It’s a truth universally acknowledged that words have power: The effective use of words can fast-track learning, build emotional connections, develop mutual trust, and bolster positive coach-athlete relationships.
Communication – the spectrum
When thinking about communication, many of us think in the context of words alone. However, the way we communicate with the world has many more layers than that. Consider the judgement we make about people based upon first impressions before they’ve even spoken: without necessarily realizing it, we scan what they are wearing, look at their posture, their body language, listen to their accent; the way they do or do not make eye contact. What we see and what we hear mesh together to communicate meaning to us, and we often make a judgement about that person accordingly.
For those of us on the front line in any leadership capacity, the ability to communicate effectively through a spectrum of methods – written, non-verbal, and verbal – is imperative. In addition, having the skill to do so in real-time without the convenient filter of the computer screen and delete button is vital: When we interact with others, words and actions cannot be taken back – time marches on and the deed is done.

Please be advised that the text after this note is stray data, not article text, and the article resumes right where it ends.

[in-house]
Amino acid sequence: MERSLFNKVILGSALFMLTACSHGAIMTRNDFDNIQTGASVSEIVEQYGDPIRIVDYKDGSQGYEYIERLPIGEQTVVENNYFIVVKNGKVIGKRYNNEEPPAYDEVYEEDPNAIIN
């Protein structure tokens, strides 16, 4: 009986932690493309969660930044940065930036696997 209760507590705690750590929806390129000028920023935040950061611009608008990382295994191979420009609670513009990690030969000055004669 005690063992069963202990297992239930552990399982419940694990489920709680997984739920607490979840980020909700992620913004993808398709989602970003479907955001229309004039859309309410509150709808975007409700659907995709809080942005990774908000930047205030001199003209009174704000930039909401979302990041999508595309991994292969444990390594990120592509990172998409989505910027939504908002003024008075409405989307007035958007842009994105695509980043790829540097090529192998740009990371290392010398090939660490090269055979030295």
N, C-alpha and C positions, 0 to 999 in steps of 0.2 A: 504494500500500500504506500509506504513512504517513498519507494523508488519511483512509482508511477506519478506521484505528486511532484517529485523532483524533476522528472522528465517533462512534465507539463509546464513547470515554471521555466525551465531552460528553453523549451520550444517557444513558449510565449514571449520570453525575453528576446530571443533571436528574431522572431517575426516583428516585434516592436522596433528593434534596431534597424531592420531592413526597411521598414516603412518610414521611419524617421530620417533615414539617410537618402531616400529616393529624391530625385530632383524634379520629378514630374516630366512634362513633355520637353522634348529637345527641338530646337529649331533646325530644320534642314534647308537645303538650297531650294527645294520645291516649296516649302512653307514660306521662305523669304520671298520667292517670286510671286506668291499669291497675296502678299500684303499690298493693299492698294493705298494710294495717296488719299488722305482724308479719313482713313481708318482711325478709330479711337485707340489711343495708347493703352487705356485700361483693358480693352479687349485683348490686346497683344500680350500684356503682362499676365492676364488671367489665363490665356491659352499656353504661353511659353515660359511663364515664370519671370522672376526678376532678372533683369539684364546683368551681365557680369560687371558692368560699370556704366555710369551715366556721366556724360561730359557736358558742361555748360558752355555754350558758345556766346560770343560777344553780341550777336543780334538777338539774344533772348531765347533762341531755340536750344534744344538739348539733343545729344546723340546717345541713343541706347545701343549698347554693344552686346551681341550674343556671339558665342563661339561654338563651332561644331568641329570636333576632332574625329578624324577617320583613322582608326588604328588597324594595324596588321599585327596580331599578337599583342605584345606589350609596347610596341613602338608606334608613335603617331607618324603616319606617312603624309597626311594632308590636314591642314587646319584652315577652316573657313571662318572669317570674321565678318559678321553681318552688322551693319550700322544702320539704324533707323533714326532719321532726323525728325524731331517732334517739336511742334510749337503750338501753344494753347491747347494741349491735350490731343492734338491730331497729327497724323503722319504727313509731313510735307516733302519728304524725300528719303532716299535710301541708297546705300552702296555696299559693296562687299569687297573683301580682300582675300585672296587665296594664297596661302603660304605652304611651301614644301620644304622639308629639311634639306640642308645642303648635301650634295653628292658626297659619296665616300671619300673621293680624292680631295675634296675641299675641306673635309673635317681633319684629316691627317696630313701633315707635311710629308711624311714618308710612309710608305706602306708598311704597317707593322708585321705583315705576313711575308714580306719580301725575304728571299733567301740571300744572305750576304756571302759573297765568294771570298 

“When we interact with others, words and actions cannot be taken back – time marches on and the deed is done.”
I’m a Coach – how does this apply to me?
Whilst I could wax lyrical on various themes surrounding interaction with others, the real question I want to address in this post is: How do we become better communicators to maximize our impact when coaching, leading, or teaching?
The below is a brief exploration into the traits commonly found in the most effective communicators…
Less is sometimes more
Effective communicators eliminate unnecessary padding from their message. In the same way that extraneous details in training schemes can reduce the efficacy of a program, embellishing our words with unnecessary terminology dilutes the message. Human beings are creatures of deletion, and have a limited short-term retention capacity: Make sure the message you’re trying to deliver doesn’t get drowned in your own noise.
Stop, look, listen, and observe